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DNR Presents Beach Testing Plan
Jessica La Plante
Green Bay News-Chronicle

Aside from casting a ballot on election day, citizens rarely get the chance to be part of the decision-making process when it comes to government spending.

But Wednesday night, a score of local residents gathered at the Central Brown County Library to help state officials decide how federal funds will be allocated to monitor beaches along the Lake Michigan and Green Bay coast.

During the four-hour open house, representatives from the state Department of Natural Resources unveiled a new plan for monitoring E. coli levels at public beaches throughout Wisconsin with the aid of local health departments. Beaches across the area were closed this summer when E. coli levels were too high for safe swimming.

The aim of the public hearing was to help DNR officials decide which coastal areas should receive priority funding under the new program, scheduled to take effect this summer.

The program's goal is "to identify all the beaches on the Great Lakes and categorize them as high, medium or low priority based on usage and the potential for contamination," said Toni Glymph, a toxicologist for the DNR. A second open house will be held today from 4:30 to 8:30 p.m. at the Sturgeon Bay High School commons.

The DNR plan will meet the expectations of a new law passed by the U.S. Environmental Protection Agency in October 2000. The federal law requires states to develop guidelines for local health agencies in monitoring the safety of recreational waters. To accomplish that, the DNR will receive $238,000 in annual grant money to distribute among local governments that voluntarily participate in the program.

During the public meeting, Glymph gave a short overview of the monitoring program, outlining how, when and where beach testing would occur.

Most notably, the new guidelines would prevent beaches from being prematurely closed because of inaccurate testing methods.

"In the past, people would just go out and take a sample in the middle (of the waters)," Glymph said. "Now we'll be doing cross sections ... because you can have one area that's really high, then go 2 feet away and find nothing."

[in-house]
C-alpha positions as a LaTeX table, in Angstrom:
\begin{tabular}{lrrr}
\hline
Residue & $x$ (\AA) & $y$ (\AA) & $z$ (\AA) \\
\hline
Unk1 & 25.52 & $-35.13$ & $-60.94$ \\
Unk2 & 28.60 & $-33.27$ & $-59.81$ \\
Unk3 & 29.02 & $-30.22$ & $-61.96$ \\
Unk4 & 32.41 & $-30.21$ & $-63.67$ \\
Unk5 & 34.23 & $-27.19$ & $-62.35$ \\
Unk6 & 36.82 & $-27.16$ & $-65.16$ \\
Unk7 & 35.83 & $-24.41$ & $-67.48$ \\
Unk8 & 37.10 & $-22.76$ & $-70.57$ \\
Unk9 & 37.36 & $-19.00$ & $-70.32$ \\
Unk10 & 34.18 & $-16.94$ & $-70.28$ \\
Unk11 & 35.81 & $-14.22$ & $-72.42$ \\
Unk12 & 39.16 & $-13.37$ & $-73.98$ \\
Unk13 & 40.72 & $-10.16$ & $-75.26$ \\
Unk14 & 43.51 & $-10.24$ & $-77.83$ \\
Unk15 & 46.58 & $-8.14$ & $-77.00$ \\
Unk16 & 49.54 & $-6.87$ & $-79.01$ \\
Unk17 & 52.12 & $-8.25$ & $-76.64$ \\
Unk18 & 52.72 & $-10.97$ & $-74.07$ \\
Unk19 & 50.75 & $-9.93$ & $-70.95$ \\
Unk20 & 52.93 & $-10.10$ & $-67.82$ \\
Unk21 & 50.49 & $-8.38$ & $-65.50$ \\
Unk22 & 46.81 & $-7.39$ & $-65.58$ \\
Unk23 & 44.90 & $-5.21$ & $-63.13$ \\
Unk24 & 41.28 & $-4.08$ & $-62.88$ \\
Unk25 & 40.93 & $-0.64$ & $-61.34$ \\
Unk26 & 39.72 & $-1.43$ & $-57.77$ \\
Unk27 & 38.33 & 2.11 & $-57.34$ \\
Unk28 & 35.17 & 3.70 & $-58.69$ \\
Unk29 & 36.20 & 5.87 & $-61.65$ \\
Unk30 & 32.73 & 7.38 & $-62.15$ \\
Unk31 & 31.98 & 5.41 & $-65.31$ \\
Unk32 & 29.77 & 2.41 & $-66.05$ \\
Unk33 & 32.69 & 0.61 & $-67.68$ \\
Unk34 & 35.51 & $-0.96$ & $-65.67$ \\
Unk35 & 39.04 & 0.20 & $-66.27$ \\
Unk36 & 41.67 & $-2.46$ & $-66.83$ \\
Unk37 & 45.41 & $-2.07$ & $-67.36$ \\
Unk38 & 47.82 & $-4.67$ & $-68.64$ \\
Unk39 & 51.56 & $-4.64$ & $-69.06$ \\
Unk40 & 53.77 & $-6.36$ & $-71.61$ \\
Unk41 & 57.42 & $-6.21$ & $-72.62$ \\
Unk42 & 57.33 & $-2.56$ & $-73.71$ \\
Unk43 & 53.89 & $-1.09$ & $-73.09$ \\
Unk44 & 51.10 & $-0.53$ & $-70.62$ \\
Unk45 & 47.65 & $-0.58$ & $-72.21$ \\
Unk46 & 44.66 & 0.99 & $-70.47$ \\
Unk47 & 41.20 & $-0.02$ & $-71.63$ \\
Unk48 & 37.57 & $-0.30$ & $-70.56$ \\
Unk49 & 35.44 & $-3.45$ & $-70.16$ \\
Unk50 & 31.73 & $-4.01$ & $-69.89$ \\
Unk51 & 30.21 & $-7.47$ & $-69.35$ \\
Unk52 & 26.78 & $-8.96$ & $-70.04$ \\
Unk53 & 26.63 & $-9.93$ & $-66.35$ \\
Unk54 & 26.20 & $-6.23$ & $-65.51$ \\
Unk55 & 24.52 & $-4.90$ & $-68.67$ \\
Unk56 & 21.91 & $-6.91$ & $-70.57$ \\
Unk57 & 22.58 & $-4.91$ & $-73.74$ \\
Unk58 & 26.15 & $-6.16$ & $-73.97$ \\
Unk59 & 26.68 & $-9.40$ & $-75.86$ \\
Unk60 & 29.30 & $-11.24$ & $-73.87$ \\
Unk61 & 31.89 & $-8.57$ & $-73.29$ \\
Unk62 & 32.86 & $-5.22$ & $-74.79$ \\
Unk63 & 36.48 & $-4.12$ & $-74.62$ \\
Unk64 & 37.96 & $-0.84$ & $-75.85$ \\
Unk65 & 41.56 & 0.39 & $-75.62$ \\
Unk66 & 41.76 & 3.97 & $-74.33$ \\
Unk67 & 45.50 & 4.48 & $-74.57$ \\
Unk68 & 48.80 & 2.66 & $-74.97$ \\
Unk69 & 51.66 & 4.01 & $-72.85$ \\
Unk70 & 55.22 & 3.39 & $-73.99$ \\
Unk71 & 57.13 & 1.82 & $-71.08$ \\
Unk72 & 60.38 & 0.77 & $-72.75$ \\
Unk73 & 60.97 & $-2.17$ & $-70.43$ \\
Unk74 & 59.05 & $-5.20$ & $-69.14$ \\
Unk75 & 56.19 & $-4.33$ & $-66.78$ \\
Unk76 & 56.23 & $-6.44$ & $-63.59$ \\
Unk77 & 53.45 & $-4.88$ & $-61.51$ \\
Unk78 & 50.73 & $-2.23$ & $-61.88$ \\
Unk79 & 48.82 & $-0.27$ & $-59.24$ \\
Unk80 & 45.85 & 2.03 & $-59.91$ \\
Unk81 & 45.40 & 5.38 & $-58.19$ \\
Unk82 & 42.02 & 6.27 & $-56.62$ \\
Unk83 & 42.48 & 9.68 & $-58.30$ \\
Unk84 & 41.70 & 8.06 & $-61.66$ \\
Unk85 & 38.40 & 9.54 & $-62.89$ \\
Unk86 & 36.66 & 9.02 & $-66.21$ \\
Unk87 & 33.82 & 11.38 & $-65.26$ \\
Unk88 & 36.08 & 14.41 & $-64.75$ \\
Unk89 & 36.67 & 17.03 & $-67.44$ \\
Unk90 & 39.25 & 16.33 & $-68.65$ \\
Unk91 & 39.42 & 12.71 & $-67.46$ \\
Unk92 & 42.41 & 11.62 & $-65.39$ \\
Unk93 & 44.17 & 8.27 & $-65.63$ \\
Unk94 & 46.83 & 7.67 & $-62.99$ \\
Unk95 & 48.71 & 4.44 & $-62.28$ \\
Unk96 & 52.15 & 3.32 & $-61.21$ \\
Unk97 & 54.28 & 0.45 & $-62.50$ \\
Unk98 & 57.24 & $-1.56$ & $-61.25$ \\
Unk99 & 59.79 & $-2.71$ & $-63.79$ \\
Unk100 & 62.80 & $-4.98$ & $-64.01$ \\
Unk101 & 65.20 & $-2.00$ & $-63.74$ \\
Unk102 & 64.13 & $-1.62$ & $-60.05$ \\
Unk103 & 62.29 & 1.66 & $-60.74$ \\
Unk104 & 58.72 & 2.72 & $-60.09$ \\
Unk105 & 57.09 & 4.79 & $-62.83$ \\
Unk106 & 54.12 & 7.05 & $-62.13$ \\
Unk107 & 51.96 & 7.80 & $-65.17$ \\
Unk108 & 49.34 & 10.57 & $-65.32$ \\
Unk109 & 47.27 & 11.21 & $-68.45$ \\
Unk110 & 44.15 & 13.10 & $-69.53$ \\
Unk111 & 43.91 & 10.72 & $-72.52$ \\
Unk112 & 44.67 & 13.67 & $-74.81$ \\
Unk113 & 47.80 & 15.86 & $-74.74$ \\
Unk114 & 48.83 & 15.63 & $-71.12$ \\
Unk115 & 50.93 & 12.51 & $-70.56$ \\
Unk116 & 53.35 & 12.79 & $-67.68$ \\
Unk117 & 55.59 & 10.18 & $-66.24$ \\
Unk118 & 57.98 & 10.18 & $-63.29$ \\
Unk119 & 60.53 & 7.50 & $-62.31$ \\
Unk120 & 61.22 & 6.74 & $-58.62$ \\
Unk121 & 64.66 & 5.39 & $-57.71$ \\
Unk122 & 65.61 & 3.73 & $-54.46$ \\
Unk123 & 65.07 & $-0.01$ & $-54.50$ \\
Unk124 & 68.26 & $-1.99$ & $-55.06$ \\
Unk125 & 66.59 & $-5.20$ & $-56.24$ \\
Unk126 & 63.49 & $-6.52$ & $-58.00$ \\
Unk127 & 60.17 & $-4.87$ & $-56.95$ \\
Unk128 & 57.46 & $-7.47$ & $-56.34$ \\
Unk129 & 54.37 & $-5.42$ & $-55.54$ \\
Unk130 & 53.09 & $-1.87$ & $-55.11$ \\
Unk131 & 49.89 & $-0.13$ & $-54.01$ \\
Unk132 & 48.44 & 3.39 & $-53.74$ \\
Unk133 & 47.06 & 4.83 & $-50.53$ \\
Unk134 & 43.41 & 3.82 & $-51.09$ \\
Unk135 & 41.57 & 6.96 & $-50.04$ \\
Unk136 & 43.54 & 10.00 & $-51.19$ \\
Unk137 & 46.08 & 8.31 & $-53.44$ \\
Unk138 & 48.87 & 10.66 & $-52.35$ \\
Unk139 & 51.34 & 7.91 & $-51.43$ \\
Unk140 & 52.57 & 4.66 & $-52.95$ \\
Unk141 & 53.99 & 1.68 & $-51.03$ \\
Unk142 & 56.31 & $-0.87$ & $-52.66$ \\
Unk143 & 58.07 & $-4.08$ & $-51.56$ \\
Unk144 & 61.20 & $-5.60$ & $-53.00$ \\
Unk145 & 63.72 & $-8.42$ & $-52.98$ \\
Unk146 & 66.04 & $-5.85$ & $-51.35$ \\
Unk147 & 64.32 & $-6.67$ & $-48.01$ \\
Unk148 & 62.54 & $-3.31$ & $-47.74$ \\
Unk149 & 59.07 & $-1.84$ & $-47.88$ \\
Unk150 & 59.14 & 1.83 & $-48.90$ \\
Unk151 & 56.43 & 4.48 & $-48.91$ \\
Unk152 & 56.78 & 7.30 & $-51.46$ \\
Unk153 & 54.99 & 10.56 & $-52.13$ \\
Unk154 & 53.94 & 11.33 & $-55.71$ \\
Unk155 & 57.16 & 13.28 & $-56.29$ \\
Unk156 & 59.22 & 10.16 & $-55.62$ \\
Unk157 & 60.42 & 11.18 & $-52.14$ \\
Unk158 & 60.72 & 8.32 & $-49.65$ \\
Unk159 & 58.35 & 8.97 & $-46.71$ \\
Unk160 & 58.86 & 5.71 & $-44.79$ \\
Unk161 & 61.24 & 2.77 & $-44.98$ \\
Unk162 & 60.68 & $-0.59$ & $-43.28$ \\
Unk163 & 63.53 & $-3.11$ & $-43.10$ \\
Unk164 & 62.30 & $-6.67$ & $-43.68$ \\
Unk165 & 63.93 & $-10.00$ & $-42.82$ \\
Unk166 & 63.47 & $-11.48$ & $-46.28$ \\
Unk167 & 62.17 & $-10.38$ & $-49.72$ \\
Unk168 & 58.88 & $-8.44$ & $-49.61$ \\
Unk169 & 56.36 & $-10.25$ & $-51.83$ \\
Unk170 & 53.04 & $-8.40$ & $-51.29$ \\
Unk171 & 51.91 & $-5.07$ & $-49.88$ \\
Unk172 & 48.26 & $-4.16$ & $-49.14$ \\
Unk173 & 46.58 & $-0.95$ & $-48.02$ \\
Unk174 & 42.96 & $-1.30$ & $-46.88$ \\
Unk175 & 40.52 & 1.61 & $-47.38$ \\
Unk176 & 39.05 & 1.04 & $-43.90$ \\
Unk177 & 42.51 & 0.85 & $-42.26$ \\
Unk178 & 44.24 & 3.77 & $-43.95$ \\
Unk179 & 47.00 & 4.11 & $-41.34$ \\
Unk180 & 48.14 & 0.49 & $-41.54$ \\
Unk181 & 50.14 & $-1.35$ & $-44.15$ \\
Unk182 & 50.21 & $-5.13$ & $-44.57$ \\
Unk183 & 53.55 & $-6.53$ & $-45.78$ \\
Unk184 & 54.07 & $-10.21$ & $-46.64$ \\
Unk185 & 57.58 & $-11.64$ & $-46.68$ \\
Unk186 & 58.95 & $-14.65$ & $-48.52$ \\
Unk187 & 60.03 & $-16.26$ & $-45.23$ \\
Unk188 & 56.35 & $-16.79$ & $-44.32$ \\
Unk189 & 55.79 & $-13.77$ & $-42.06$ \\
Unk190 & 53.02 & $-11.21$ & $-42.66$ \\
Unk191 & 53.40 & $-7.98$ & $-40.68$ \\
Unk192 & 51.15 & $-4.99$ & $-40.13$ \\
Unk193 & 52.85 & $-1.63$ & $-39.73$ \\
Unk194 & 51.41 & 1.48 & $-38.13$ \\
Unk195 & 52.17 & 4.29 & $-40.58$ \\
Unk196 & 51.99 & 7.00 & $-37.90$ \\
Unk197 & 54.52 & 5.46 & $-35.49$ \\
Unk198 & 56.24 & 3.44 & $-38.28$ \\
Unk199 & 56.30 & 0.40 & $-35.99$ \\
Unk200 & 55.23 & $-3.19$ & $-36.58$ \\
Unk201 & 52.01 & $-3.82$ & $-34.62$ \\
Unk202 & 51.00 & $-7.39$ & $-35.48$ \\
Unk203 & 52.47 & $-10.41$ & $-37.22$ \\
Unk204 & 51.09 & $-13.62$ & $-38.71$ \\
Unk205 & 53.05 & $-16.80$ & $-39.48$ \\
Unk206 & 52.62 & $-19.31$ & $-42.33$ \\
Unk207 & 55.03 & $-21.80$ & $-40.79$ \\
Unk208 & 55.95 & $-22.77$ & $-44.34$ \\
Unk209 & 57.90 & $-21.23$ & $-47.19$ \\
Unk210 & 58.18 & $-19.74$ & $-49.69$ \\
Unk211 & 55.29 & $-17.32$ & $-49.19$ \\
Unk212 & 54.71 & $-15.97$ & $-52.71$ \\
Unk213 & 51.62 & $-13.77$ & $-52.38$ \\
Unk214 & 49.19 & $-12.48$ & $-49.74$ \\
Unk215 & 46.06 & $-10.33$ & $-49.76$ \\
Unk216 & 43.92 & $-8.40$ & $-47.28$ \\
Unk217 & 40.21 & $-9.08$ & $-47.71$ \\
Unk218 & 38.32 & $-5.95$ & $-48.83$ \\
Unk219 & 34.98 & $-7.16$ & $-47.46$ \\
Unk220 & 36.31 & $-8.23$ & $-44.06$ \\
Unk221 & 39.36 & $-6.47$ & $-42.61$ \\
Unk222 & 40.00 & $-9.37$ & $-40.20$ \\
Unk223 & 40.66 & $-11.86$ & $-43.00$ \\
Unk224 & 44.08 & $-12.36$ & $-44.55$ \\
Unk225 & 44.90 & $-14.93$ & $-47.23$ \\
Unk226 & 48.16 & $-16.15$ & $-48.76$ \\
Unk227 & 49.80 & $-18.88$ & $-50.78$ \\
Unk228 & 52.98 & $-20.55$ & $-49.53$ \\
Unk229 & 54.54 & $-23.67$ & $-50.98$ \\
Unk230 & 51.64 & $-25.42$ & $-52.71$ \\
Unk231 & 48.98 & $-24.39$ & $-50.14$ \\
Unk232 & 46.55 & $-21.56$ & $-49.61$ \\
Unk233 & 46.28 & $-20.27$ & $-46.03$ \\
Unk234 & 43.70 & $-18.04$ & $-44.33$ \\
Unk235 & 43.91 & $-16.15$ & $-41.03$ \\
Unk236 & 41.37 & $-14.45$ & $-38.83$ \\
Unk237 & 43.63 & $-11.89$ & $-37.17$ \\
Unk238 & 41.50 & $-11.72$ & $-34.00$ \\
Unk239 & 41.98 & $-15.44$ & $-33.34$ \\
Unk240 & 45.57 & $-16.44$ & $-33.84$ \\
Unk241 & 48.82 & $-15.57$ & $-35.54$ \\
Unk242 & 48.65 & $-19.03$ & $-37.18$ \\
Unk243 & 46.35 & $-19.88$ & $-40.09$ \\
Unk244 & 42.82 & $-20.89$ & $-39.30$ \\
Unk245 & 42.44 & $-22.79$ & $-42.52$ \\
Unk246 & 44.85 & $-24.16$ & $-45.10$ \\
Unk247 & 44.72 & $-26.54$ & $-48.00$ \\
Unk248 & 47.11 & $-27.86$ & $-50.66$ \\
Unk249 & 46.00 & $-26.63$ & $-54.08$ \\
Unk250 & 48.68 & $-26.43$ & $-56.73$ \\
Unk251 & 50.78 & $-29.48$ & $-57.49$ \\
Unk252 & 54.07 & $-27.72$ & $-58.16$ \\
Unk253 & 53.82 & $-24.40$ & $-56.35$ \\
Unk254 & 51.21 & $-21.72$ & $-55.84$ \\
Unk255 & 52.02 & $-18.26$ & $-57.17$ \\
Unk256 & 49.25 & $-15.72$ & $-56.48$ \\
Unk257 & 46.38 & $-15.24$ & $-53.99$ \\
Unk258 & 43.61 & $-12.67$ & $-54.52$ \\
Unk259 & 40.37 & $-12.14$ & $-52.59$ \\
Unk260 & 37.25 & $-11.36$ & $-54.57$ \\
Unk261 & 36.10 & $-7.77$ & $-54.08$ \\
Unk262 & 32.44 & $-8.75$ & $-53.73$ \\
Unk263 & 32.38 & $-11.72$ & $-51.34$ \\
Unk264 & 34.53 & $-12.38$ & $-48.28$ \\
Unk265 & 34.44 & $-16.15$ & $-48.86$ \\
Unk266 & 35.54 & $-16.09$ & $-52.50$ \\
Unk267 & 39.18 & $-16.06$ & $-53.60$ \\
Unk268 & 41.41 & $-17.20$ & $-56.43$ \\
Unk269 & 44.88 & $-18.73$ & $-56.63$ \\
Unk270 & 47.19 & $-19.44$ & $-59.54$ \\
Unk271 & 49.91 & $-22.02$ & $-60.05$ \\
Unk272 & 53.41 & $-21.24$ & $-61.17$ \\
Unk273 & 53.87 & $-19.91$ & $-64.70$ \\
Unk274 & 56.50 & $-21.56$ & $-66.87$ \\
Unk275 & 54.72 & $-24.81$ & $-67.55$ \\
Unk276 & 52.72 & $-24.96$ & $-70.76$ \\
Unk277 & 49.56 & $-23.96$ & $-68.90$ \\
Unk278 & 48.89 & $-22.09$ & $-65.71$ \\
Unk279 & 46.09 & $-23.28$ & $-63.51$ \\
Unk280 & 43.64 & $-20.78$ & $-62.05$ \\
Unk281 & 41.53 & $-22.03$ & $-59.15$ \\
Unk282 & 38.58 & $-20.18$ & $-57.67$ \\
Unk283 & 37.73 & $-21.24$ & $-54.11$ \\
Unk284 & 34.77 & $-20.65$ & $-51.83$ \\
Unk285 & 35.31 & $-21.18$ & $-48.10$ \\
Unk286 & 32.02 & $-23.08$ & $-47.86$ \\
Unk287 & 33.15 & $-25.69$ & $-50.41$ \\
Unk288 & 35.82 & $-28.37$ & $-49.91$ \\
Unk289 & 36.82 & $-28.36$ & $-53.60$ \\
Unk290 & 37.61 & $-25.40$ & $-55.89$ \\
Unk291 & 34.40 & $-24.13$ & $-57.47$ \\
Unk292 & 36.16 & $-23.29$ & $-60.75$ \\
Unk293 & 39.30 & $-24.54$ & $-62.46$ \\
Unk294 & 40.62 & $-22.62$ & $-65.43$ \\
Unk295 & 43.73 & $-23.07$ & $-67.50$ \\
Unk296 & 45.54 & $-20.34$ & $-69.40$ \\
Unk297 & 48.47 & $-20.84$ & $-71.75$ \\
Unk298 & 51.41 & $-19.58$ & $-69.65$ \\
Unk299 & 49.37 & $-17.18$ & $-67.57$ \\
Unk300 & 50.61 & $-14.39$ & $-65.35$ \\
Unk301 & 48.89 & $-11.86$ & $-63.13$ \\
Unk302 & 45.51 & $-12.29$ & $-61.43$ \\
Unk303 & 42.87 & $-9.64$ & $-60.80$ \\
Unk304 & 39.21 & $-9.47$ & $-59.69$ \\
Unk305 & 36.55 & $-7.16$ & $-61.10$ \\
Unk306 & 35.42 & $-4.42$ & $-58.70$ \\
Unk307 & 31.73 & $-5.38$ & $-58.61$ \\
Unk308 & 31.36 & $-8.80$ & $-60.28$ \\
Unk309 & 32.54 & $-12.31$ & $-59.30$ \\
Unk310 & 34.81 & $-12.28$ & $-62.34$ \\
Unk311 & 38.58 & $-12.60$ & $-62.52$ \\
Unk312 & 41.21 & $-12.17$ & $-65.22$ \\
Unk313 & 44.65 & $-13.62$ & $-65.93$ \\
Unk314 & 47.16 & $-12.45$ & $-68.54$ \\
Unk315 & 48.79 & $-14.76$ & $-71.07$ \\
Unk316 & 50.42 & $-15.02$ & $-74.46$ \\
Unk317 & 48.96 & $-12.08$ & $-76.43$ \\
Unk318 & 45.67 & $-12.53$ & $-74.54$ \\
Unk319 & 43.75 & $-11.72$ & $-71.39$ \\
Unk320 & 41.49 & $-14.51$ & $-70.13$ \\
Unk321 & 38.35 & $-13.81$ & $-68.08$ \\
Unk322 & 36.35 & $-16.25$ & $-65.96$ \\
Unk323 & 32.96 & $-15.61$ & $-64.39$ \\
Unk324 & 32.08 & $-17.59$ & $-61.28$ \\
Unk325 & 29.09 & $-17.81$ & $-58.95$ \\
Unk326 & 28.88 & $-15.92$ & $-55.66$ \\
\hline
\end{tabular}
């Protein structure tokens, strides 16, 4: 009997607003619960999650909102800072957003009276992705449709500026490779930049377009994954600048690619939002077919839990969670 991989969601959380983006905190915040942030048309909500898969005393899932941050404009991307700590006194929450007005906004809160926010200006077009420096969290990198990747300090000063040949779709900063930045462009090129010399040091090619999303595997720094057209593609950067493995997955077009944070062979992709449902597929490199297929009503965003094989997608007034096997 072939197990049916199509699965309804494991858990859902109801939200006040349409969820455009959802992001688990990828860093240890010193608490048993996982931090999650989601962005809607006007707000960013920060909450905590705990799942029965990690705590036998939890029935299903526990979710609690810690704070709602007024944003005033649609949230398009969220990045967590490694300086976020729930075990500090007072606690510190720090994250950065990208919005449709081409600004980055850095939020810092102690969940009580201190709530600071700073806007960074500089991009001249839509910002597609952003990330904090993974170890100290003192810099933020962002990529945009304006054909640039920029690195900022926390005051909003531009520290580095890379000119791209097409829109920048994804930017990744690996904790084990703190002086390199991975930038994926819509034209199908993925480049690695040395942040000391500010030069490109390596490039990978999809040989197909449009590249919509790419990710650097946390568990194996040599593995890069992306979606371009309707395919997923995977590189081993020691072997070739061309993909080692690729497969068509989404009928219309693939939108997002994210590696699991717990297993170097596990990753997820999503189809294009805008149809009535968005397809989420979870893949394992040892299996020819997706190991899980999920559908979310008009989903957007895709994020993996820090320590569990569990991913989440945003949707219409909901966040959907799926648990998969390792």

The plan will regulate all aspects of the testing process, including collection methods and time limits for processing samples.

News of a more uniform testing system came as a relief to many citizens who attended the Wednesday night meeting, several of whom voiced concerns about how beach closings have affected the economy.

"I would like to have (contamination levels) be public knowledge, but at the same time not do it in a way that's all doom and gloom," said Jeanne Agneessens, a Green Bay business woman and Washington Island homeowner.

Agneessens said she would like to see the School House Beach on Washington Island be placed on the DNR's priority list.

Under the DNR plan, high-traffic areas such as the tourist beaches of Door County would be monitored on a daily basis, whereas lesser used beaches would be tested on a weekly or case-by-case basis.

"What we want to hear from the public is (whether) there's a beach that's used a lot," Glymph said. "If no one's using it, we don't want to put the funding there; we'd rather put the funding where people are using the beaches."

While some residents felt that Door County deserves the greatest attention, others were more concerned about the Green Bay coast.

Mary Ellen Ranney of Green Bay said she would like to see high-risk areas along both Brown and Door County monitored.

"I think they should do some of the testing in the boat dock areas, where the big yachts are," Ranney said, adding that additional testing should be done in areas where tidal patterns tend to trap contaminants.

Another resident anxious to see the shoreline of Green Bay more carefully watched is James Iverson of Luxemburg. Iverson, an environmental lab employee, said frequent monitoring would help public health officials identify sources of pollution.

"I think it's going to help give (counties) a good idea of where the sources are coming from," Iverson said.

If any theme emerged at the open house, it was a general desire to determine the cause of water contamination.

However, Glymph stressed to residents that locating the source of high bacteria counts is only a fringe benefit, and not the main focus of the monitoring program.

"The EPA funding is very specific to just monitoring and public notification," Glymph said. "But we hope that by taking some of the financial burden off local health departments, maybe they can use their funds to identify some sources (of contamination)."

To receive funding, the DNR must introduce a system for publicizing beach closings.

Among the communication methods proposed by the DNR were an expanded Web site, a telephone hotline and better marked signage at closed beaches.

Rather than simply closing down any beach that shows a trace of bacteria, the DNR plan would distinguish between degrees of contamination, issuing health advisories in areas with lesser E. coli counts while closing down beaches that present a real health concern.

Glymph said the DNR will use the feedback from the open houses to revise its beach monitoring plan, which must be submitted to the EPA by March. After the plan is finalized, the DNR will hold another open hearing session to solicit public input.

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